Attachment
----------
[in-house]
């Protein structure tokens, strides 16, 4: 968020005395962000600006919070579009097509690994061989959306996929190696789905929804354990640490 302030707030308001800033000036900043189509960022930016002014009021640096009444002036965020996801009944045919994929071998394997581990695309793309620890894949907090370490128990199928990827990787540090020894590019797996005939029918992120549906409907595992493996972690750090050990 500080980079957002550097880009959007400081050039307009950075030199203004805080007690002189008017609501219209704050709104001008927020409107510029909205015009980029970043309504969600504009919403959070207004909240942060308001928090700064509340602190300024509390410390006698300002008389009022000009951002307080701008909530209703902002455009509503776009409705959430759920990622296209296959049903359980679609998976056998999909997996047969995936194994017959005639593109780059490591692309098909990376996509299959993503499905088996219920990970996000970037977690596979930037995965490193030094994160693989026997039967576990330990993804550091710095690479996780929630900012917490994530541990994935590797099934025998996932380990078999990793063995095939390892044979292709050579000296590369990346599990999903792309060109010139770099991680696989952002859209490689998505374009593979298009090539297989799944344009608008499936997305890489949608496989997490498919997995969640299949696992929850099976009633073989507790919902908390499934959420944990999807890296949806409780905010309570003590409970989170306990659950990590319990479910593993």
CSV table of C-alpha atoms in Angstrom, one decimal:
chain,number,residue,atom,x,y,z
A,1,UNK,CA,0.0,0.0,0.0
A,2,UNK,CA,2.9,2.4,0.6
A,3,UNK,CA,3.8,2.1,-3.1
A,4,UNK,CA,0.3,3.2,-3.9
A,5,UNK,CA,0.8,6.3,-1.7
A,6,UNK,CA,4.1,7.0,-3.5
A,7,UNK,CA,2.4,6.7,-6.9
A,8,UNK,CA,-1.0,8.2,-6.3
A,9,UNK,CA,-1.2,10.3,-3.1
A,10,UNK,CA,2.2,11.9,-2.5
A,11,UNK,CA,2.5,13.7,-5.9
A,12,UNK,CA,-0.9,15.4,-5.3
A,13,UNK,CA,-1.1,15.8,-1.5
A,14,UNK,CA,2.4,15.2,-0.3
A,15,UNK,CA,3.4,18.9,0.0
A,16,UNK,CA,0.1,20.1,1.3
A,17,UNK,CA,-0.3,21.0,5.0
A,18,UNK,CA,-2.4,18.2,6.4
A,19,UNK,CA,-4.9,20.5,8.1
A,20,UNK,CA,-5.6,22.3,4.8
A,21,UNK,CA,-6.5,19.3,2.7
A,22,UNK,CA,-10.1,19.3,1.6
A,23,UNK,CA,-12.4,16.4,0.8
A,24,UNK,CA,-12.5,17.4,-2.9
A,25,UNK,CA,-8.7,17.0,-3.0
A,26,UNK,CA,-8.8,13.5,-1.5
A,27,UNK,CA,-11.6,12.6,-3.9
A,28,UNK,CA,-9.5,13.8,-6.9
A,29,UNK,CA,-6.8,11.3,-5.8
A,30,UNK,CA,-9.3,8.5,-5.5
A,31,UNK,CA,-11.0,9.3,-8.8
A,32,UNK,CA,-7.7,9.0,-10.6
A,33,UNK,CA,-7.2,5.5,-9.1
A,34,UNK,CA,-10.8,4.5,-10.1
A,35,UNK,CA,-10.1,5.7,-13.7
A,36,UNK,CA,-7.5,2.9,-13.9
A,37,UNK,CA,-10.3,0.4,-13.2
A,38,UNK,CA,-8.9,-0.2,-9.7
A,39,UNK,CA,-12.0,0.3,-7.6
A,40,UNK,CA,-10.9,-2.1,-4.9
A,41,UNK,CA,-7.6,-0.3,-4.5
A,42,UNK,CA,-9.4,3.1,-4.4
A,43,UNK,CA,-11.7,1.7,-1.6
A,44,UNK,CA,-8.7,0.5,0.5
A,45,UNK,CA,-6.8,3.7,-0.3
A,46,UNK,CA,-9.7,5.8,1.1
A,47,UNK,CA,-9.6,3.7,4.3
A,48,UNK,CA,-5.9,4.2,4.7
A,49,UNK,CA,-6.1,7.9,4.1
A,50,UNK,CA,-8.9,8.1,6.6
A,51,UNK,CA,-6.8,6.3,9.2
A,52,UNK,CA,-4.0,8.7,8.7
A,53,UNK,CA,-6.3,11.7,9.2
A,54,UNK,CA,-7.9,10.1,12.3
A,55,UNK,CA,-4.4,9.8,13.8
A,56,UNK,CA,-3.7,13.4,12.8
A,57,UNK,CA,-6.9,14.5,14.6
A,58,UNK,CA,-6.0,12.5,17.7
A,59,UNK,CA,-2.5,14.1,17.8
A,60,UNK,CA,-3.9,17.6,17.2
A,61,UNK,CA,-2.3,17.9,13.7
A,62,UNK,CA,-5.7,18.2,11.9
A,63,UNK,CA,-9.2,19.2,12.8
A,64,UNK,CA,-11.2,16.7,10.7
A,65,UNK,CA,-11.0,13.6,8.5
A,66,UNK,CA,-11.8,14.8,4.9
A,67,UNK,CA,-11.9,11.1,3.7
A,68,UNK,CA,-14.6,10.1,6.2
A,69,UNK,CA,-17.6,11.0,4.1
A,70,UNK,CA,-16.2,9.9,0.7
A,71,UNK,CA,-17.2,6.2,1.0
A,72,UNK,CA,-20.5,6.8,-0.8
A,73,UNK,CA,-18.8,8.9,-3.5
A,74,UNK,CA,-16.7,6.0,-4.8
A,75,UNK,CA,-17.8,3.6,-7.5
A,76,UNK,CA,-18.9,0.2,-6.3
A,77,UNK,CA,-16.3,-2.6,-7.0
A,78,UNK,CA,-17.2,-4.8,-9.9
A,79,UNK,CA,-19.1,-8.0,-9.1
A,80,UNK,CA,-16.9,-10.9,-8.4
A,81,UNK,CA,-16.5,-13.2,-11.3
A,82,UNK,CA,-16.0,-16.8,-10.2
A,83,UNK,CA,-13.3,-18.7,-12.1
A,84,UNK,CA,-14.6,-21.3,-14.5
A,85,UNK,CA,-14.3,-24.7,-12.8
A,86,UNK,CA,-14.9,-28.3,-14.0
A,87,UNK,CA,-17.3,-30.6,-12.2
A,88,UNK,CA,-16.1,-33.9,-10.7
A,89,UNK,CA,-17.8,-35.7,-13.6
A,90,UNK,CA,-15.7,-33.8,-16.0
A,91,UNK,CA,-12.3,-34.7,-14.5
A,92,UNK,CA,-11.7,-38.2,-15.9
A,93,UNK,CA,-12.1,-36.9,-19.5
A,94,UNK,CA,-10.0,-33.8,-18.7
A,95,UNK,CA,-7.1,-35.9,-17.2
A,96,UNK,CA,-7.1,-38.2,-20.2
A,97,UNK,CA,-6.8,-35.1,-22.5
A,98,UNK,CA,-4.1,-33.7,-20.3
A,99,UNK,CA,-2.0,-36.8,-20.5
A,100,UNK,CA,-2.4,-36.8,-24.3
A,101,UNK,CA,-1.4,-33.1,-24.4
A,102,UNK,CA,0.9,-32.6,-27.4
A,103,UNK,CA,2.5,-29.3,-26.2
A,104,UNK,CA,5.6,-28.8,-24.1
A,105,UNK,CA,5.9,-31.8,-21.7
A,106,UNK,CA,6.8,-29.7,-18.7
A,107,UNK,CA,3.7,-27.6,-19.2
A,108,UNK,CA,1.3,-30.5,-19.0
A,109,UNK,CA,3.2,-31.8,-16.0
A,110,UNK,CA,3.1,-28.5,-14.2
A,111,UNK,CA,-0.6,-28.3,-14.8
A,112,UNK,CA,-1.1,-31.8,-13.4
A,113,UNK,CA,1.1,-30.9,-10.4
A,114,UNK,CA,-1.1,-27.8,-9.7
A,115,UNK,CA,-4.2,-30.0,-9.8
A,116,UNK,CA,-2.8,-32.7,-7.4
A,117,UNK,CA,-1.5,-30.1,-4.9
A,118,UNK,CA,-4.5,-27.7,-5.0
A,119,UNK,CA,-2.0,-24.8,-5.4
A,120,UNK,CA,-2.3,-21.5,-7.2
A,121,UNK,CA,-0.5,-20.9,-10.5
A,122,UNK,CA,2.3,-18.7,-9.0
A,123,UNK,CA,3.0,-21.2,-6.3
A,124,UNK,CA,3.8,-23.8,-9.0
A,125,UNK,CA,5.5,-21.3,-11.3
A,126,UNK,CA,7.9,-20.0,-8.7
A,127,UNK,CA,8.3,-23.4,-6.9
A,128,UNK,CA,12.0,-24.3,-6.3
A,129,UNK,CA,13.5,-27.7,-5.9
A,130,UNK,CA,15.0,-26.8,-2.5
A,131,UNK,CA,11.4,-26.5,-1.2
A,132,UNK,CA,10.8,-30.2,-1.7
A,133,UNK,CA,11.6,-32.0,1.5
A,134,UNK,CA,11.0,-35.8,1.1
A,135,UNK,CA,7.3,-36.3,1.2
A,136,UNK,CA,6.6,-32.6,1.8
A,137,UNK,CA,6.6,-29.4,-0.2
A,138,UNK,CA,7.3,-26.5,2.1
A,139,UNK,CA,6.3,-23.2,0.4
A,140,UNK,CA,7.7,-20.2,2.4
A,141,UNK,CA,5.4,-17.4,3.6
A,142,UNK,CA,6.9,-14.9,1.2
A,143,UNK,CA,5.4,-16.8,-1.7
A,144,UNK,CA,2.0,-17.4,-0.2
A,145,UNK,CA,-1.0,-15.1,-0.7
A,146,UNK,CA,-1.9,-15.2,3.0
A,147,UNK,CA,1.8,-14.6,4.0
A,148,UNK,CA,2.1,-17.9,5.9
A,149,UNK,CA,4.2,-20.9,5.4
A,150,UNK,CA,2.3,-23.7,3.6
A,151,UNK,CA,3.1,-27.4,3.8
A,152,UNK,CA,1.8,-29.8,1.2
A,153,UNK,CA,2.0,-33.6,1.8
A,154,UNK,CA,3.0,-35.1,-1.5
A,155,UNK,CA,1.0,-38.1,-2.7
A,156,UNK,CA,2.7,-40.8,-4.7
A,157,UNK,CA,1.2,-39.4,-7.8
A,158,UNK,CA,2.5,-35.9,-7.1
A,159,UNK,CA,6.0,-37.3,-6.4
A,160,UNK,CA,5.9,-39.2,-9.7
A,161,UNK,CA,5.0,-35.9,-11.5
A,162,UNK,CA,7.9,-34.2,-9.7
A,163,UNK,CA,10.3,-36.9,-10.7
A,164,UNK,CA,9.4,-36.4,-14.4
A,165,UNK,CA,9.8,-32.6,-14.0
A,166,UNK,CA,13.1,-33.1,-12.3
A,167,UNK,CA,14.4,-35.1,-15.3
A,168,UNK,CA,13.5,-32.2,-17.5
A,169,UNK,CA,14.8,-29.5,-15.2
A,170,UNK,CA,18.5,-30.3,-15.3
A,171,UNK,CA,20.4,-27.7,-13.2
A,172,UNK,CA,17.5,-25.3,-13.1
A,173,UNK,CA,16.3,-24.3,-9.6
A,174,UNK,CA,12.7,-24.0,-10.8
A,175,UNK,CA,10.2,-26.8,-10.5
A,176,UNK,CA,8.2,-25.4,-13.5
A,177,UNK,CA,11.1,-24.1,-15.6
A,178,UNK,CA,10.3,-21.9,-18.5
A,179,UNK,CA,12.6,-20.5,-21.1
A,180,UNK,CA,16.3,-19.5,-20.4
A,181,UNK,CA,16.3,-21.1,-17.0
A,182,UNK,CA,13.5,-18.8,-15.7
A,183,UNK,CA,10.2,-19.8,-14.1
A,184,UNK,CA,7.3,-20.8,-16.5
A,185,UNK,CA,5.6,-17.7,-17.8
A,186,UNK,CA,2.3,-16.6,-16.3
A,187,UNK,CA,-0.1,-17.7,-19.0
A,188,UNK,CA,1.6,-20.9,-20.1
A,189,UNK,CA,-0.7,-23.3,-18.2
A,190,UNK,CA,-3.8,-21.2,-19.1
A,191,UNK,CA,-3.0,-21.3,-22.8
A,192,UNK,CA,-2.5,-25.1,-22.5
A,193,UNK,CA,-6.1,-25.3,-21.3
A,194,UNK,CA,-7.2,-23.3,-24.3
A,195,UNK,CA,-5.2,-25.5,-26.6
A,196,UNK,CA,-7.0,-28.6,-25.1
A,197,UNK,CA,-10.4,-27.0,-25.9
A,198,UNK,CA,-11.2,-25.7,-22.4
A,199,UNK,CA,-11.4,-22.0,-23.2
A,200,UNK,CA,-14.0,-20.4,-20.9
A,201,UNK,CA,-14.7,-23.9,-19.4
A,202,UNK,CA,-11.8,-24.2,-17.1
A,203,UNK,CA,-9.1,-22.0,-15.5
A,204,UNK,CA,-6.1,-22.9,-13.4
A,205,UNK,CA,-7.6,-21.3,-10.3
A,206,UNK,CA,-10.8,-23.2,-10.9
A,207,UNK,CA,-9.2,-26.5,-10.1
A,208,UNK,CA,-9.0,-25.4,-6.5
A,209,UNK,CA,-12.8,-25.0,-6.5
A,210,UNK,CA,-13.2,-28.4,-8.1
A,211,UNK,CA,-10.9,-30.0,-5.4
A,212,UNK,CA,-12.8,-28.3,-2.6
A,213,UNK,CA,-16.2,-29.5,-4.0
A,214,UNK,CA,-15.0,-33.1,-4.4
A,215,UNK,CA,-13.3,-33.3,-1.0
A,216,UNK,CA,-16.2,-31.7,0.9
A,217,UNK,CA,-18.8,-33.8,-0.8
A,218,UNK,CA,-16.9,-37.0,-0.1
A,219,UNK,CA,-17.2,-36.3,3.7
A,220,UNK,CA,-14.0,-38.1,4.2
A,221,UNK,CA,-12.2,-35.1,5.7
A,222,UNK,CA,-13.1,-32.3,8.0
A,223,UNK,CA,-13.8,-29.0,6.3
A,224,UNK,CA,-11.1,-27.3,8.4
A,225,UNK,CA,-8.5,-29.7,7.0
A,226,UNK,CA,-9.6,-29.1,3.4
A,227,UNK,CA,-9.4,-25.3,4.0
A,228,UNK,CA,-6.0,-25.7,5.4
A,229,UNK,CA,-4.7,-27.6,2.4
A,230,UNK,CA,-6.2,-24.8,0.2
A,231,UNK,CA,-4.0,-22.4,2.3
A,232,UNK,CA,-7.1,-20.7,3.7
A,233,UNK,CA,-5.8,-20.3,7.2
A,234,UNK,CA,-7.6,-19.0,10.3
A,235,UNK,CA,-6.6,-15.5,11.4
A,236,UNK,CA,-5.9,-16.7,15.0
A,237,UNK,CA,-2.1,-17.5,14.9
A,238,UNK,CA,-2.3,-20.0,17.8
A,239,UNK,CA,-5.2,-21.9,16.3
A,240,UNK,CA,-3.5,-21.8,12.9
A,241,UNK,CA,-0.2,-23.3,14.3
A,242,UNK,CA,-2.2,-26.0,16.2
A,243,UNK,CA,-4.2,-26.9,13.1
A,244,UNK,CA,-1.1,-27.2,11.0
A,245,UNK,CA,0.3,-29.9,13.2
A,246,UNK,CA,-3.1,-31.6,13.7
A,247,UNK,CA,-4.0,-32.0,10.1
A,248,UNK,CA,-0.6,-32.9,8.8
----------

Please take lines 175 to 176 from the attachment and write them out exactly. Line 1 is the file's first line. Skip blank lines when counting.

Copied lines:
A,171,UNK,CA,20.4,-27.7,-13.2
A,172,UNK,CA,17.5,-25.3,-13.1